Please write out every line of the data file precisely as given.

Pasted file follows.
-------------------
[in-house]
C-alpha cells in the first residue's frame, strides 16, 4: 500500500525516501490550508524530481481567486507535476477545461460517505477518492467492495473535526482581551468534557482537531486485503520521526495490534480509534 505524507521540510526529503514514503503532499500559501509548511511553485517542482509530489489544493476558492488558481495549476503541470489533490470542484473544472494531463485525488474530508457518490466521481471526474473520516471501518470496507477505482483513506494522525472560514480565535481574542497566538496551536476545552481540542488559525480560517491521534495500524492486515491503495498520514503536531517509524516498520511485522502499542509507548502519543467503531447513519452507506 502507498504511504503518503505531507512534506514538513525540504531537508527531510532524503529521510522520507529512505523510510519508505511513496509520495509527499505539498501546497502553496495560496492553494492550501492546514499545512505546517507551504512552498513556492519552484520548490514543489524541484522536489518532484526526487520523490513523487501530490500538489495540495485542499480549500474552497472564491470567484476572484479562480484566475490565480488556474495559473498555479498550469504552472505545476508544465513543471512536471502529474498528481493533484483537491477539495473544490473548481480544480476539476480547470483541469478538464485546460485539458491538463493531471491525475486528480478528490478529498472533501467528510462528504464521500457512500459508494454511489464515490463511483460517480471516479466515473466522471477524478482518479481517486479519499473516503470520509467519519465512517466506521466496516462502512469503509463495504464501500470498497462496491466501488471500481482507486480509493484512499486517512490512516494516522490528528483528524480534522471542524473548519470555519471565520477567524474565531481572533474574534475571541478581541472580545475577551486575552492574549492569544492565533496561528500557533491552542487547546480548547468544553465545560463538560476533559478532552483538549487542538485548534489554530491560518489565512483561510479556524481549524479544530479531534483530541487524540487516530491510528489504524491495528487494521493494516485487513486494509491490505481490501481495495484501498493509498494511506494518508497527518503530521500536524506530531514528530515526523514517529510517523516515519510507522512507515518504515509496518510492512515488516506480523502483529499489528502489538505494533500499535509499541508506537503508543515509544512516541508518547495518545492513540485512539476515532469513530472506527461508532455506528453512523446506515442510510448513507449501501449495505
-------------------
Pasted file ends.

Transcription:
[in-house]
C-alpha cells in the first residue's frame, strides 16, 4: 500500500525516501490550508524530481481567486507535476477545461460517505477518492467492495473535526482581551468534557482537531486485503520521526495490534480509534 505524507521540510526529503514514503503532499500559501509548511511553485517542482509530489489544493476558492488558481495549476503541470489533490470542484473544472494531463485525488474530508457518490466521481471526474473520516471501518470496507477505482483513506494522525472560514480565535481574542497566538496551536476545552481540542488559525480560517491521534495500524492486515491503495498520514503536531517509524516498520511485522502499542509507548502519543467503531447513519452507506 502507498504511504503518503505531507512534506514538513525540504531537508527531510532524503529521510522520507529512505523510510519508505511513496509520495509527499505539498501546497502553496495560496492553494492550501492546514499545512505546517507551504512552498513556492519552484520548490514543489524541484522536489518532484526526487520523490513523487501530490500538489495540495485542499480549500474552497472564491470567484476572484479562480484566475490565480488556474495559473498555479498550469504552472505545476508544465513543471512536471502529474498528481493533484483537491477539495473544490473548481480544480476539476480547470483541469478538464485546460485539458491538463493531471491525475486528480478528490478529498472533501467528510462528504464521500457512500459508494454511489464515490463511483460517480471516479466515473466522471477524478482518479481517486479519499473516503470520509467519519465512517466506521466496516462502512469503509463495504464501500470498497462496491466501488471500481482507486480509493484512499486517512490512516494516522490528528483528524480534522471542524473548519470555519471565520477567524474565531481572533474574534475571541478581541472580545475577551486575552492574549492569544492565533496561528500557533491552542487547546480548547468544553465545560463538560476533559478532552483538549487542538485548534489554530491560518489565512483561510479556524481549524479544530479531534483530541487524540487516530491510528489504524491495528487494521493494516485487513486494509491490505481490501481495495484501498493509498494511506494518508497527518503530521500536524506530531514528530515526523514517529510517523516515519510507522512507515518504515509496518510492512515488516506480523502483529499489528502489538505494533500499535509499541508506537503508543515509544512516541508518547495518545492513540485512539476515532469513530472506527461508532455506528453512523446506515442510510448513507449501501449495505